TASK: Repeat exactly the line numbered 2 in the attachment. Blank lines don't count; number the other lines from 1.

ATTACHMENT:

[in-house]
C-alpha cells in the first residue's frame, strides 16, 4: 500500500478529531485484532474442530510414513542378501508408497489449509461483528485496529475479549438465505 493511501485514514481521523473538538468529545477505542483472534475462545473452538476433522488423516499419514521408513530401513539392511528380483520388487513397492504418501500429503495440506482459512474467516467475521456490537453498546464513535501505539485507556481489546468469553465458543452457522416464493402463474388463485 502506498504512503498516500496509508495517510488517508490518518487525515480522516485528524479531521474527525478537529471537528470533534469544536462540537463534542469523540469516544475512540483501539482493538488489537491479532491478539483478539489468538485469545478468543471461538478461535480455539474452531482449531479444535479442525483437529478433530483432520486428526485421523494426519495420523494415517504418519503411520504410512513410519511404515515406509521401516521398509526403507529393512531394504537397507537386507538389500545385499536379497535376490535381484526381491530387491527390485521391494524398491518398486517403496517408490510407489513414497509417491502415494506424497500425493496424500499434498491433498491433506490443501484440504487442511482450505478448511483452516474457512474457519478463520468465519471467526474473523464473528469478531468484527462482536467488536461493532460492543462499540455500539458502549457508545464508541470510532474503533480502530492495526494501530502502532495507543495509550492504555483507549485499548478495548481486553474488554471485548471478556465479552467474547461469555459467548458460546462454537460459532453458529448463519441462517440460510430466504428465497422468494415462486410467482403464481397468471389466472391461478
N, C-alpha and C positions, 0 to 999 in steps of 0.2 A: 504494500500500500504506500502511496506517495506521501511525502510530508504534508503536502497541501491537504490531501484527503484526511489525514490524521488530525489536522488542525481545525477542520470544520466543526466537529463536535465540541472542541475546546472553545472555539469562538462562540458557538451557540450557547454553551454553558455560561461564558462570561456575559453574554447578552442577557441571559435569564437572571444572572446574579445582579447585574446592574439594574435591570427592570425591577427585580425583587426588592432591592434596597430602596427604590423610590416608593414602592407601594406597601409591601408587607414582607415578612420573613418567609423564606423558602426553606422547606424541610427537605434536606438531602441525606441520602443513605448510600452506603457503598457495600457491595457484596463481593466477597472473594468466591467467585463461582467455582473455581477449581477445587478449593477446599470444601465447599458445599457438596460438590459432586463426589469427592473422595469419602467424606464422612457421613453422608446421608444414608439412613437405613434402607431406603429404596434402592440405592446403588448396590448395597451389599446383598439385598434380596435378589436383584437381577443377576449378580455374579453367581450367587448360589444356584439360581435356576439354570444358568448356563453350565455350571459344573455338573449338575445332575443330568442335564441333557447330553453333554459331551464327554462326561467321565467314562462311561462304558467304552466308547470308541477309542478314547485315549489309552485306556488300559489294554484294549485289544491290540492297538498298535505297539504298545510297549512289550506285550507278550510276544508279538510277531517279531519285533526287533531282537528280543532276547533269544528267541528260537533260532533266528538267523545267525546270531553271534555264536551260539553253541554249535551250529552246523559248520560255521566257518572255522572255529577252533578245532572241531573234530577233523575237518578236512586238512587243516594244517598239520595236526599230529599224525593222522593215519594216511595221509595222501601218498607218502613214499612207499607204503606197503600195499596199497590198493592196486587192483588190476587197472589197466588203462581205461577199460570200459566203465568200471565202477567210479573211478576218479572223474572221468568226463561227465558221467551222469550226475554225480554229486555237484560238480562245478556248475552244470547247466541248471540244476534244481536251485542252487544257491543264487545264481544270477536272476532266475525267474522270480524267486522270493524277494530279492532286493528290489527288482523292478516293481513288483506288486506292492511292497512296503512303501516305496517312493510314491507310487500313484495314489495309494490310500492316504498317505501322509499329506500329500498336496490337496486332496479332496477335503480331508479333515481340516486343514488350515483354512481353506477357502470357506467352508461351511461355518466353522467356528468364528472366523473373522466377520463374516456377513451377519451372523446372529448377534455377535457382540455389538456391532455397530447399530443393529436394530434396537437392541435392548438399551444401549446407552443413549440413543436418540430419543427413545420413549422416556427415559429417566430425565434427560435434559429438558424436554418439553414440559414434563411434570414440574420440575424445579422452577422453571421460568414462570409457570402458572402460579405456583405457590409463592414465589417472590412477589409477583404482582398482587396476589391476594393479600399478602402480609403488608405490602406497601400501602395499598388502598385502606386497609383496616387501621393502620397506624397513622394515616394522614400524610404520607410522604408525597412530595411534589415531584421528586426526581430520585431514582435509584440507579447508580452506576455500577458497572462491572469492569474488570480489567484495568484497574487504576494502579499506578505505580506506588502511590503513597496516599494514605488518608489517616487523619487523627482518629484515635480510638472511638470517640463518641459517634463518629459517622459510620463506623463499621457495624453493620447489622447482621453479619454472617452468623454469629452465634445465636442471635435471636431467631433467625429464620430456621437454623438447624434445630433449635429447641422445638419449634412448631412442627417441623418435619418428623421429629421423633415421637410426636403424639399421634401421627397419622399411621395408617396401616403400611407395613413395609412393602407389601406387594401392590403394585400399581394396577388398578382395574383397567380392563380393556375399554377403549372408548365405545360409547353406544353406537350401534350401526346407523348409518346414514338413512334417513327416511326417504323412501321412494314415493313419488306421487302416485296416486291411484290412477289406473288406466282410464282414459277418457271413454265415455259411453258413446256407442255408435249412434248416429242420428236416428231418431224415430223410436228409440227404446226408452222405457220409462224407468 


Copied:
C-alpha cells in the first residue's frame, strides 16, 4: 500500500478529531485484532474442530510414513542378501508408497489449509461483528485496529475479549438465505 493511501485514514481521523473538538468529545477505542483472534475462545473452538476433522488423516499419514521408513530401513539392511528380483520388487513397492504418501500429503495440506482459512474467516467475521456490537453498546464513535501505539485507556481489546468469553465458543452457522416464493402463474388463485 502506498504512503498516500496509508495517510488517508490518518487525515480522516485528524479531521474527525478537529471537528470533534469544536462540537463534542469523540469516544475512540483501539482493538488489537491479532491478539483478539489468538485469545478468543471461538478461535480455539474452531482449531479444535479442525483437529478433530483432520486428526485421523494426519495420523494415517504418519503411520504410512513410519511404515515406509521401516521398509526403507529393512531394504537397507537386507538389500545385499536379497535376490535381484526381491530387491527390485521391494524398491518398486517403496517408490510407489513414497509417491502415494506424497500425493496424500499434498491433498491433506490443501484440504487442511482450505478448511483452516474457512474457519478463520468465519471467526474473523464473528469478531468484527462482536467488536461493532460492543462499540455500539458502549457508545464508541470510532474503533480502530492495526494501530502502532495507543495509550492504555483507549485499548478495548481486553474488554471485548471478556465479552467474547461469555459467548458460546462454537460459532453458529448463519441462517440460510430466504428465497422468494415462486410467482403464481397468471389466472391461478